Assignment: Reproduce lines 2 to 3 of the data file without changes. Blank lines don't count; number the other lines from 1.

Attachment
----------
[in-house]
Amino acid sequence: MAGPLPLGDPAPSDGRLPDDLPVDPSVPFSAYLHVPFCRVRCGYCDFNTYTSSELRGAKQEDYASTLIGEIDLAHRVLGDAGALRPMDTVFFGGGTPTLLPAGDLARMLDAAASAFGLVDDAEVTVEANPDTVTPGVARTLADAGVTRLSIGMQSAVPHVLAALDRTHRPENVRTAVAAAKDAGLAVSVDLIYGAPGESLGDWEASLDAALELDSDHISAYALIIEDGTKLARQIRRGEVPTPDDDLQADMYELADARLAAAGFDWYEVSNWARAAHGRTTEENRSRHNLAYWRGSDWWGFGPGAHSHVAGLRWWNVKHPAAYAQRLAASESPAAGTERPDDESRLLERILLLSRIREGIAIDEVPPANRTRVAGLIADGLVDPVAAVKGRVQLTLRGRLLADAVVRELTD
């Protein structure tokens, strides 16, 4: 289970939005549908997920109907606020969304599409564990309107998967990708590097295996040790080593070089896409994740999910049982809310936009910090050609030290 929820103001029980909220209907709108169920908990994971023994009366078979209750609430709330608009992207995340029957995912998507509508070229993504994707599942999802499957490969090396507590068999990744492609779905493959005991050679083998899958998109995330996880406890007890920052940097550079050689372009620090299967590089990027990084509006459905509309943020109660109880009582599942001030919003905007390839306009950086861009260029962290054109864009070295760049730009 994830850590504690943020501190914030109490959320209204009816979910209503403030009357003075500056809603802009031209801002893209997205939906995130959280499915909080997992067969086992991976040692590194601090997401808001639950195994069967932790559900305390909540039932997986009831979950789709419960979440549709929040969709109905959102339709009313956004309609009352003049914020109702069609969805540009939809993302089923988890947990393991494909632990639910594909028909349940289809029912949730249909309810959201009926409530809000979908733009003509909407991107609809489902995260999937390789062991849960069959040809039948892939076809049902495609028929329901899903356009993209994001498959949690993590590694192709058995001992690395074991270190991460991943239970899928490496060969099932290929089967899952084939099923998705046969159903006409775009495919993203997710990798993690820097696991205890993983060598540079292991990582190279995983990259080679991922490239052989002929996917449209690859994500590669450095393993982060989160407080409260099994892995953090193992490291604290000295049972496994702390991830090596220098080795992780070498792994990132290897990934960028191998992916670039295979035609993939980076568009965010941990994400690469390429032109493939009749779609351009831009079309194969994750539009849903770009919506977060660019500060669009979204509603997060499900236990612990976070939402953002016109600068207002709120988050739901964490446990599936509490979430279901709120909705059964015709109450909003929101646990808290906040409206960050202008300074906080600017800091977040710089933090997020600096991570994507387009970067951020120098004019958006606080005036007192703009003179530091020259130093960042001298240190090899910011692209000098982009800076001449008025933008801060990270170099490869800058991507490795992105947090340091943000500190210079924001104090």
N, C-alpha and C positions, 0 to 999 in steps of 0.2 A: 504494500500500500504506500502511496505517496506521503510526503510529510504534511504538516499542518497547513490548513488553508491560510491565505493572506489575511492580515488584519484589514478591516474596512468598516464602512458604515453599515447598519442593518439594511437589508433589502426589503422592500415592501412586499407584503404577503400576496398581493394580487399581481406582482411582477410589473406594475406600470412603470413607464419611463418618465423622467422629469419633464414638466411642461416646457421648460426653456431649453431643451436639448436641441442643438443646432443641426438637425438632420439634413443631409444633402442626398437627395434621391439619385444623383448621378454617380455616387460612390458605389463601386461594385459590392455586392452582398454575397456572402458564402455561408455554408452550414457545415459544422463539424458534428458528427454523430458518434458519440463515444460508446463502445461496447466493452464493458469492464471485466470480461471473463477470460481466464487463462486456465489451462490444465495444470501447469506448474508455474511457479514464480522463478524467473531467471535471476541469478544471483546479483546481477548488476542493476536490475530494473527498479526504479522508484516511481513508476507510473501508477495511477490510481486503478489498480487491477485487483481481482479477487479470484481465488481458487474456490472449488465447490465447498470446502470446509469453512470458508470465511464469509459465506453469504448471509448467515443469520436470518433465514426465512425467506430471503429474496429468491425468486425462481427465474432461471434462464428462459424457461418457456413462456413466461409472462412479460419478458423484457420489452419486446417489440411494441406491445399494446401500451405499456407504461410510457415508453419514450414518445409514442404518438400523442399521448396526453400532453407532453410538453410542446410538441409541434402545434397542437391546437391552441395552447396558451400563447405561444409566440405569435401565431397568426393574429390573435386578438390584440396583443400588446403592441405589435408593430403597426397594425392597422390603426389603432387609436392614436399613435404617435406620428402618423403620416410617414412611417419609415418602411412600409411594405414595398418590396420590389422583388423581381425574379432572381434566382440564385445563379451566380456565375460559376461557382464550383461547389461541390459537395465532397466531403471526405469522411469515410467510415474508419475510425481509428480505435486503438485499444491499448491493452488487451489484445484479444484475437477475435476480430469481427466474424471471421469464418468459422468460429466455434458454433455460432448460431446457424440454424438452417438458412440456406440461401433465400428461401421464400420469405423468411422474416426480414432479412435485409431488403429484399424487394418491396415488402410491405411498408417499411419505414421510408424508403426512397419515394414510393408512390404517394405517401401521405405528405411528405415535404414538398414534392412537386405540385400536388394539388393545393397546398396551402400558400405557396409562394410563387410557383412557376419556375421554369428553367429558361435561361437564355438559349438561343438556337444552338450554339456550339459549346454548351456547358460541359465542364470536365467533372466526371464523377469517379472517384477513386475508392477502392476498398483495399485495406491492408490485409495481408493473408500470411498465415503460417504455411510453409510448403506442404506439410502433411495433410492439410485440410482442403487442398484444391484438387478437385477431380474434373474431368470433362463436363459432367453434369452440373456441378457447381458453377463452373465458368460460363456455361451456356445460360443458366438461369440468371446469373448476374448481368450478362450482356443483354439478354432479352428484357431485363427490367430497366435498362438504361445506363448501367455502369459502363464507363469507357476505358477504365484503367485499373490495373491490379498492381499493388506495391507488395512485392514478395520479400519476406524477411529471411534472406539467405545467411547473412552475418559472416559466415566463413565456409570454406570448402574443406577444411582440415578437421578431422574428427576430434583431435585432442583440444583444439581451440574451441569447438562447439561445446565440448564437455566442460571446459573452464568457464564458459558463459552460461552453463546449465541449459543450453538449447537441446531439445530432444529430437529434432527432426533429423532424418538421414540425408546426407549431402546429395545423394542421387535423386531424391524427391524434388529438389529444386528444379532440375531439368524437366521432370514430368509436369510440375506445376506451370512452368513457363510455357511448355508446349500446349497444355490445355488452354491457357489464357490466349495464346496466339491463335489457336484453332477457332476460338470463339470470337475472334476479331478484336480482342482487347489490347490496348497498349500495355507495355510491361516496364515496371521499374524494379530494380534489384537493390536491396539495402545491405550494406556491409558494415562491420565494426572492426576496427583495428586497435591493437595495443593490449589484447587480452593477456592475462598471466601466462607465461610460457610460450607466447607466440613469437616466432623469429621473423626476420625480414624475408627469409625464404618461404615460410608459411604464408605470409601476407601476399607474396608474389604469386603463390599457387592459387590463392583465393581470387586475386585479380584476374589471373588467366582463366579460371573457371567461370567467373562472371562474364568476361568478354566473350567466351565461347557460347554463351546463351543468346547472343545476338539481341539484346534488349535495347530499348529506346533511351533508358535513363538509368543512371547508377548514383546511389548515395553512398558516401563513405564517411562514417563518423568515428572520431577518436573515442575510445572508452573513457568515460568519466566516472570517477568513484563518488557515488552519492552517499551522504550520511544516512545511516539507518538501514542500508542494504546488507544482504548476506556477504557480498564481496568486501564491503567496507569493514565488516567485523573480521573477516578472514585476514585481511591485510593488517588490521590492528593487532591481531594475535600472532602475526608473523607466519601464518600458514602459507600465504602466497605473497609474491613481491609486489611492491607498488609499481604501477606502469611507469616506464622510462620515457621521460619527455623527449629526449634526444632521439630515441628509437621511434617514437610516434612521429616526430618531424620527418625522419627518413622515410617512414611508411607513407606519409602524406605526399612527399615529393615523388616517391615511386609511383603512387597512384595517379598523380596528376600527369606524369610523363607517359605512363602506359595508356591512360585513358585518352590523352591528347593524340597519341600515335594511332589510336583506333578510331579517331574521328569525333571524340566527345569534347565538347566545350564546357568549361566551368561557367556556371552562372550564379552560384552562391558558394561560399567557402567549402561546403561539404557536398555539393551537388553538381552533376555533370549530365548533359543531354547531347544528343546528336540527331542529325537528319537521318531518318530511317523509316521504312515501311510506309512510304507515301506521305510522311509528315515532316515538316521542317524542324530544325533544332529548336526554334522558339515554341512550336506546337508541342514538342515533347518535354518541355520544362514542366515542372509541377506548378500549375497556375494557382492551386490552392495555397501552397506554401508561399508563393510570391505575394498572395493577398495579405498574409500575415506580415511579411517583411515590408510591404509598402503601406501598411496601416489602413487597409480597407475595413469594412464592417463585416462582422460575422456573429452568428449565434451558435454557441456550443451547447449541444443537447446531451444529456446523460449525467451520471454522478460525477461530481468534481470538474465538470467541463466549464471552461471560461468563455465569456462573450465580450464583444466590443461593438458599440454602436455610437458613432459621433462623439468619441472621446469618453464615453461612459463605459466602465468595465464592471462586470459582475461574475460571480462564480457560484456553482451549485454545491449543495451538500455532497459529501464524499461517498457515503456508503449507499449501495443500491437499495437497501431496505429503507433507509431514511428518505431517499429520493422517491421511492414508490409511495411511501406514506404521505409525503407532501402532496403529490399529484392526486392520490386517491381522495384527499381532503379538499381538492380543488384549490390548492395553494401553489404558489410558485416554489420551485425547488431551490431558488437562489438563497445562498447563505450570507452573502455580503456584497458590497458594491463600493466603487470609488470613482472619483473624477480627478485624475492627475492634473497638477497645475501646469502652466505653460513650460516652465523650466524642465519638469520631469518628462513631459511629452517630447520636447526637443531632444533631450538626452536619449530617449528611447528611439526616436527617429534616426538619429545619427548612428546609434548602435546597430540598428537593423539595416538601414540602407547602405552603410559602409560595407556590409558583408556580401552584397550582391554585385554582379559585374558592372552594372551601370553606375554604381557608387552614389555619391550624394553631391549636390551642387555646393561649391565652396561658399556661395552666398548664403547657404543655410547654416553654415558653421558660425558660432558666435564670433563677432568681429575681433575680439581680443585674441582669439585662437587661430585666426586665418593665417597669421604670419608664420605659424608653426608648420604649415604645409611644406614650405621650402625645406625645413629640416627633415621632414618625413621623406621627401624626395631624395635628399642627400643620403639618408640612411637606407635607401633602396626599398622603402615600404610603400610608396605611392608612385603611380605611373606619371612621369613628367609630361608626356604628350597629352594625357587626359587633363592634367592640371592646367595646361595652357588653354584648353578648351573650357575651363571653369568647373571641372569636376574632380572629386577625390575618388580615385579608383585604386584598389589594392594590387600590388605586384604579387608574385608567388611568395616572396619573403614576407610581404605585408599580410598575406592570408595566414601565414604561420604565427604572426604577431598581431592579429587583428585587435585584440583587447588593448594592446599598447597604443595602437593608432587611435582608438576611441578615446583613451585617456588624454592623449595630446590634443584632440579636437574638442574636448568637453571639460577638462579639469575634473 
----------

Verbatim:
Amino acid sequence: MAGPLPLGDPAPSDGRLPDDLPVDPSVPFSAYLHVPFCRVRCGYCDFNTYTSSELRGAKQEDYASTLIGEIDLAHRVLGDAGALRPMDTVFFGGGTPTLLPAGDLARMLDAAASAFGLVDDAEVTVEANPDTVTPGVARTLADAGVTRLSIGMQSAVPHVLAALDRTHRPENVRTAVAAAKDAGLAVSVDLIYGAPGESLGDWEASLDAALELDSDHISAYALIIEDGTKLARQIRRGEVPTPDDDLQADMYELADARLAAAGFDWYEVSNWARAAHGRTTEENRSRHNLAYWRGSDWWGFGPGAHSHVAGLRWWNVKHPAAYAQRLAASESPAAGTERPDDESRLLERILLLSRIREGIAIDEVPPANRTRVAGLIADGLVDPVAAVKGRVQLTLRGRLLADAVVRELTD
């Protein structure tokens, strides 16, 4: 289970939005549908997920109907606020969304599409564990309107998967990708590097295996040790080593070089896409994740999910049982809310936009910090050609030290 929820103001029980909220209907709108169920908990994971023994009366078979209750609430709330608009992207995340029957995912998507509508070229993504994707599942999802499957490969090396507590068999990744492609779905493959005991050679083998899958998109995330996880406890007890920052940097550079050689372009620090299967590089990027990084509006459905509309943020109660109880009582599942001030919003905007390839306009950086861009260029962290054109864009070295760049730009 994830850590504690943020501190914030109490959320209204009816979910209503403030009357003075500056809603802009031209801002893209997205939906995130959280499915909080997992067969086992991976040692590194601090997401808001639950195994069967932790559900305390909540039932997986009831979950789709419960979440549709929040969709109905959102339709009313956004309609009352003049914020109702069609969805540009939809993302089923988890947990393991494909632990639910594909028909349940289809029912949730249909309810959201009926409530809000979908733009003509909407991107609809489902995260999937390789062991849960069959040809039948892939076809049902495609028929329901899903356009993209994001498959949690993590590694192709058995001992690395074991270190991460991943239970899928490496060969099932290929089967899952084939099923998705046969159903006409775009495919993203997710990798993690820097696991205890993983060598540079292991990582190279995983990259080679991922490239052989002929996917449209690859994500590669450095393993982060989160407080409260099994892995953090193992490291604290000295049972496994702390991830090596220098080795992780070498792994990132290897990934960028191998992916670039295979035609993939980076568009965010941990994400690469390429032109493939009749779609351009831009079309194969994750539009849903770009919506977060660019500060669009979204509603997060499900236990612990976070939402953002016109600068207002709120988050739901964490446990599936509490979430279901709120909705059964015709109450909003929101646990808290906040409206960050202008300074906080600017800091977040710089933090997020600096991570994507387009970067951020120098004019958006606080005036007192703009003179530091020259130093960042001298240190090899910011692209000098982009800076001449008025933008801060990270170099490869800058991507490795992105947090340091943000500190210079924001104090």